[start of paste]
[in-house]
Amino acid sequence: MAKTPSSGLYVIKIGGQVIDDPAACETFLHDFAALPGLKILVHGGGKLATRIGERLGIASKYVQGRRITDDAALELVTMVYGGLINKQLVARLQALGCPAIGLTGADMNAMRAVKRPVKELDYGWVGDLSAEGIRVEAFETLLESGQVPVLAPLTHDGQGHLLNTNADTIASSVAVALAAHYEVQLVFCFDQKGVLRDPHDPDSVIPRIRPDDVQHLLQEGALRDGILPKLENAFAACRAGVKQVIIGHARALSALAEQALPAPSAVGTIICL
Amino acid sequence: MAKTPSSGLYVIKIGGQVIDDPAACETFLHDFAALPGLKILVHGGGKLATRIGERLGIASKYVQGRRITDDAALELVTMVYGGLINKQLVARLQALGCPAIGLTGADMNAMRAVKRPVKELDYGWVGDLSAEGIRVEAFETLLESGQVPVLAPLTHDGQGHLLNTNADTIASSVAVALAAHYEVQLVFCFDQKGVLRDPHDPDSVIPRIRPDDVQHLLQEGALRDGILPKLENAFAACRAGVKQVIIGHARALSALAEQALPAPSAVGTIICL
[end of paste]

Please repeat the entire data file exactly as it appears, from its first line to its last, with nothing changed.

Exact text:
[in-house]
Amino acid sequence: MAKTPSSGLYVIKIGGQVIDDPAACETFLHDFAALPGLKILVHGGGKLATRIGERLGIASKYVQGRRITDDAALELVTMVYGGLINKQLVARLQALGCPAIGLTGADMNAMRAVKRPVKELDYGWVGDLSAEGIRVEAFETLLESGQVPVLAPLTHDGQGHLLNTNADTIASSVAVALAAHYEVQLVFCFDQKGVLRDPHDPDSVIPRIRPDDVQHLLQEGALRDGILPKLENAFAACRAGVKQVIIGHARALSALAEQALPAPSAVGTIICL
Amino acid sequence: MAKTPSSGLYVIKIGGQVIDDPAACETFLHDFAALPGLKILVHGGGKLATRIGERLGIASKYVQGRRITDDAALELVTMVYGGLINKQLVARLQALGCPAIGLTGADMNAMRAVKRPVKELDYGWVGDLSAEGIRVEAFETLLESGQVPVLAPLTHDGQGHLLNTNADTIASSVAVALAAHYEVQLVFCFDQKGVLRDPHDPDSVIPRIRPDDVQHLLQEGALRDGILPKLENAFAACRAGVKQVIIGHARALSALAEQALPAPSAVGTIICL